I also find it helpful to remember the broader context around this Holy Grail of library discovery.  Even if the FTF migration all goes to plan, it’s not going to solve all our problems. I sometimes feel that librarians put too much faith in some mystical, expensive technology to transform our students into graduates, our academics into researchers, and our investment in content into KPIs and targets met. So I will leave you with some thoughts on this alchemy…

Non Sequitur by Wiley Miller

Do we prefer a simple but wrong answer to one that is complex but right?

In the first boom of the book-printing industry in Venice in the 1500s, some thought that more books would bring more learning. But… most people were illiterate.

In the sphere of learning, academia, and information literacy, we believe that more teaching, greater volume of published works, and more complicated discovery technology will bring more learning, more satisfied users, better feedback. But… learning to read and think for yourself is difficult.

What is the limiting factor? Is it tools, or human skills?  If the core of a problem is “humans”, the solution won’t be found elsewhere.

When looking for solutions, we must be be sure to define an appropriate problem.

Black Books season 1, episode 1 “Cooking the Books” (Channel 4)

Thank you to EBSCO staff Seoud, Adam, and Abid, with whom I have been working closely on this project.

For the audience, please take a moment now to note 3 ideas you’ve had during the course of this talk, 3 people you’d like to meet, and 3 questions you’d like to ask – and let’s see if during the course of this conference, we can connect you with people who can help you on your pilgrimage.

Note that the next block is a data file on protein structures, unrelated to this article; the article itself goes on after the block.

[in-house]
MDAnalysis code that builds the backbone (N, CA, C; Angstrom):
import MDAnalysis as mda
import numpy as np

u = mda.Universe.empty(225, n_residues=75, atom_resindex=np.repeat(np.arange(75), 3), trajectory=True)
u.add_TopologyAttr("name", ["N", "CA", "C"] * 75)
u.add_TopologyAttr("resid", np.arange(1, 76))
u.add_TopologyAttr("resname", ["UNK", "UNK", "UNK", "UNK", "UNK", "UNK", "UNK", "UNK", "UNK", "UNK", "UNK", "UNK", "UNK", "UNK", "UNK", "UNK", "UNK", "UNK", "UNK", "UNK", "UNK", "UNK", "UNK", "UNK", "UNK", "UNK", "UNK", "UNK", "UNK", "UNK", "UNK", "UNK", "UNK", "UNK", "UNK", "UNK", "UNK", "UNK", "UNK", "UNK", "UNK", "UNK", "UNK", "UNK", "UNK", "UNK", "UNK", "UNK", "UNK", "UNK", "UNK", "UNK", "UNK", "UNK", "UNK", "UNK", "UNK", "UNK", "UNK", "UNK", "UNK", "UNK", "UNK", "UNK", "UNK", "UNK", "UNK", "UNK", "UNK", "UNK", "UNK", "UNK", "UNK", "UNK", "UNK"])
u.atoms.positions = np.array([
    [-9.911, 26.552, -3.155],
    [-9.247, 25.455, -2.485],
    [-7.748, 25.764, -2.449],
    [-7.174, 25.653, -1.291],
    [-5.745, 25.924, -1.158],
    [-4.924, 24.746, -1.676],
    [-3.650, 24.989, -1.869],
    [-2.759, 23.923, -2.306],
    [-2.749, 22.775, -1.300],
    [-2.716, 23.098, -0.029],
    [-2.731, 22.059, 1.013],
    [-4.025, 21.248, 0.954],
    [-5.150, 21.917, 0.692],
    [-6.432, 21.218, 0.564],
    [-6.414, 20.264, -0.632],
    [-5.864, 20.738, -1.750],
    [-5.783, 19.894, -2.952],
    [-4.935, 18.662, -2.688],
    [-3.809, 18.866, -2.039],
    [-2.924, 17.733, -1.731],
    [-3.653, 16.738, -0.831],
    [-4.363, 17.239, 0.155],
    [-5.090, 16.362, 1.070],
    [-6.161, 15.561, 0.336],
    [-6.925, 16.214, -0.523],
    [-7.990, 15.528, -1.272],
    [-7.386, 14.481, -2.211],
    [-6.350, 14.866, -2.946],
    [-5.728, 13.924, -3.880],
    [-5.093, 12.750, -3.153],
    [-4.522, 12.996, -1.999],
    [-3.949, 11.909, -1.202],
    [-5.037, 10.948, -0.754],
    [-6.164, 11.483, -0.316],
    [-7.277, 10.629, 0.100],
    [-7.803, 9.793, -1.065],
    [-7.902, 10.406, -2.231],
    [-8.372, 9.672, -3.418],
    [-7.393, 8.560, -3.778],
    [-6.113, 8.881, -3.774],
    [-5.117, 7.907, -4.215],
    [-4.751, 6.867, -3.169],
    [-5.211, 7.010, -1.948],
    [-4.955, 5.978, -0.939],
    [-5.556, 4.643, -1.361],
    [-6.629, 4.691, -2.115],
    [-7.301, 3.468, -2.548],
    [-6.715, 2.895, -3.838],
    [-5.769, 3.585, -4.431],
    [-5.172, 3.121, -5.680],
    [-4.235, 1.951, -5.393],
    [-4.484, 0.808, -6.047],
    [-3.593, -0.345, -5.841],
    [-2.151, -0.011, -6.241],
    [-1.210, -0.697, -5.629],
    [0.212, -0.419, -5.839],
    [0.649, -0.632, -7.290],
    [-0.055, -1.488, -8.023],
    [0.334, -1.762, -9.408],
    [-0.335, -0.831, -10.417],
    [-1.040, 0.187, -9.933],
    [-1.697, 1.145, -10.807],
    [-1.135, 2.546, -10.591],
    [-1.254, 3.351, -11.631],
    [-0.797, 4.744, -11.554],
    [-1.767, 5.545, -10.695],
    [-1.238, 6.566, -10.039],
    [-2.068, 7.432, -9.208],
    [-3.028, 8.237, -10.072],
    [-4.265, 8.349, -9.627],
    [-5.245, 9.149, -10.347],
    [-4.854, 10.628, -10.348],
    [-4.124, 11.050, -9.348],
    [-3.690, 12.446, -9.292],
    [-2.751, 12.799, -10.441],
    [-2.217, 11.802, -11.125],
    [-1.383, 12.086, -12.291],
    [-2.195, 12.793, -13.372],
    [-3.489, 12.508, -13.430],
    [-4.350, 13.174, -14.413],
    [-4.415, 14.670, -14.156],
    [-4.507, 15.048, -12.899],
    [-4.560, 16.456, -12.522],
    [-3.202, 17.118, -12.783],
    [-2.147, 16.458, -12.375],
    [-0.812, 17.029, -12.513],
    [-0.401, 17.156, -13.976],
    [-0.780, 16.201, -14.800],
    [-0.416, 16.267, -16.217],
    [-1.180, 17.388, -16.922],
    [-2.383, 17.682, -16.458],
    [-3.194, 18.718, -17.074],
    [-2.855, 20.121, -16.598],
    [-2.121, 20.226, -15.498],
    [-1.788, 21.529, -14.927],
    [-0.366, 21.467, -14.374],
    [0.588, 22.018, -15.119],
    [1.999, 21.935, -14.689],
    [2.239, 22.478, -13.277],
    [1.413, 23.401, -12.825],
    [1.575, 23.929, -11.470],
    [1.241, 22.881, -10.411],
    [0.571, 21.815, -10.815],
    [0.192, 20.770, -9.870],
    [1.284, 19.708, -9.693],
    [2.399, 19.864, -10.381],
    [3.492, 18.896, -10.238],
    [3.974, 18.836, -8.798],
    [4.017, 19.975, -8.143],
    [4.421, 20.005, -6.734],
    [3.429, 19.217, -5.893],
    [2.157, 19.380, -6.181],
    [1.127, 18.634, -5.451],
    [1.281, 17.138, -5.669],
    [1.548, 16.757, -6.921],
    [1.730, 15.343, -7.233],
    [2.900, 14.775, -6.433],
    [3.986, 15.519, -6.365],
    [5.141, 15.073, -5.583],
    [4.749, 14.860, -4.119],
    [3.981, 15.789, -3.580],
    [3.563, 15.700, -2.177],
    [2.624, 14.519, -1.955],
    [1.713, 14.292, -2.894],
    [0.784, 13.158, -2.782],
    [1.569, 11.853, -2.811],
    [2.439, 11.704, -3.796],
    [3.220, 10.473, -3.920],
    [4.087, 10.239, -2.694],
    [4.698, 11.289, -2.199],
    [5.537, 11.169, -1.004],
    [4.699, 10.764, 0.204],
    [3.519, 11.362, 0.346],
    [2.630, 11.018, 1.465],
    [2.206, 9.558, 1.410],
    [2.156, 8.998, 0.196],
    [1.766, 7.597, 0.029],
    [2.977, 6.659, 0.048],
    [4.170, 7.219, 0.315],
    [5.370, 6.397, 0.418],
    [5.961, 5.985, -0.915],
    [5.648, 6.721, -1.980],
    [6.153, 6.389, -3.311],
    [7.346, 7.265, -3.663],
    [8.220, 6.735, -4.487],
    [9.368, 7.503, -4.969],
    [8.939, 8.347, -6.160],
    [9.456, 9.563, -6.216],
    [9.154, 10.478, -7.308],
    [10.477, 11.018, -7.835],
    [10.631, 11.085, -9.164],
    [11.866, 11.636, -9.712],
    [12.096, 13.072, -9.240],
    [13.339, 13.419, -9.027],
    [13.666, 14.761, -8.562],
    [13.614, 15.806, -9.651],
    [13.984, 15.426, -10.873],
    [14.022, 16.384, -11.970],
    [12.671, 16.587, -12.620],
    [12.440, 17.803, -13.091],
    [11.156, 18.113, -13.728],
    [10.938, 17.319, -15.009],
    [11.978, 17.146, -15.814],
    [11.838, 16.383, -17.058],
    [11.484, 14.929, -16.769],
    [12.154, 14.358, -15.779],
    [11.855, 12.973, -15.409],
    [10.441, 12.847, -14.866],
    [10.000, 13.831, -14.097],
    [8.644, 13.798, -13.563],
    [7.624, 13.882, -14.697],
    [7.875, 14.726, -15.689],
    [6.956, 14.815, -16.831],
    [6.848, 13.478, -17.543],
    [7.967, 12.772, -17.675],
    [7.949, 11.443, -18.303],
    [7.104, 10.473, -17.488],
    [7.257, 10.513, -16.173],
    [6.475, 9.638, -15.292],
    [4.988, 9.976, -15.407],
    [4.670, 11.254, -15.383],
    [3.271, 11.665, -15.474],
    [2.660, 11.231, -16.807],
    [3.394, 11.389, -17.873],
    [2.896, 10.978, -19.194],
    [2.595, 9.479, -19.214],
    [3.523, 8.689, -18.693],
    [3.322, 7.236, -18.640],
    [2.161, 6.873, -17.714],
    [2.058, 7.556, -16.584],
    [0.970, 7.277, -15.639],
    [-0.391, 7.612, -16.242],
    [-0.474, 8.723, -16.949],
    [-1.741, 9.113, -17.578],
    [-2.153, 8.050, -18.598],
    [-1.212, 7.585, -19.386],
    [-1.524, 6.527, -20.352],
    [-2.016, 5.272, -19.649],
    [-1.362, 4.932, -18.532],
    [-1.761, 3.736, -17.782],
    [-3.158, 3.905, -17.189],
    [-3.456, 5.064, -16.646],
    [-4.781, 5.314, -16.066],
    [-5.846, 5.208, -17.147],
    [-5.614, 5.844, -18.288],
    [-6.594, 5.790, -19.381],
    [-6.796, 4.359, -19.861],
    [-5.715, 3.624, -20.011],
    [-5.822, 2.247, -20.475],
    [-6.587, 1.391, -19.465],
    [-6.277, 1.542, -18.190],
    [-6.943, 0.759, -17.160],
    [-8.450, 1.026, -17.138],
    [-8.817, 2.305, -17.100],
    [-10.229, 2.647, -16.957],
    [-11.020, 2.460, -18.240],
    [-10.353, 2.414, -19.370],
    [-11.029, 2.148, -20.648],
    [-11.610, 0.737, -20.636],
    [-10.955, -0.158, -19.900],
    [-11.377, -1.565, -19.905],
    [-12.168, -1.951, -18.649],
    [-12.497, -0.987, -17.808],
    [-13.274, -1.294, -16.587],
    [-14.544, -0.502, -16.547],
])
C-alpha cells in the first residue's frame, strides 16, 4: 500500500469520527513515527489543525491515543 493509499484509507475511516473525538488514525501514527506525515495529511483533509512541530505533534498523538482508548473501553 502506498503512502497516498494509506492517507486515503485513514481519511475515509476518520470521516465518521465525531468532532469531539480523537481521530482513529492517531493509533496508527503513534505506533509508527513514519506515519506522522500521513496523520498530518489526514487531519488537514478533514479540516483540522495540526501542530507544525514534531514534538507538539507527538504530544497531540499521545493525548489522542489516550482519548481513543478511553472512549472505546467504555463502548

Pilgrim’s Path, Holy Island of Lindisfarne (photo by me) – the end of St Cuthbert’s Way long-distance hiking route

Update: find out how I got on in Journey to Full Text Finder – arrival in the Celestial City

Gatekeeping – usertypes and permissions

Adapted from a poster presentation given at an internal event at the University of Sunderland

How old do you have to be to…? [jurisdiction: England & Wales]

Apply to adopt a child / Become a blood donor / Buy fireworks / Choose your own doctor / Claim benefits, and obtain a National Insurance number / Get married (with parental consent) / Get married without parental permission / Go into a bar and order soft drinks / Have a tattoo / If you were adopted, you can see your original birth certificate / Join the armed forces (with consent of parent/s or carer) / Make a will / No longer entitled to free full time education at school / Open your own bank account / Order your own passport / Pawn things in a pawn shop / Play the National Lottery (though not place a bet in a casino or betting shop) / Supervise a learner driver (if held driving licence for same type of vehicle for 3 years) / Vote in local and general elections / Wearing a seatbelt is considered your own personal responsibility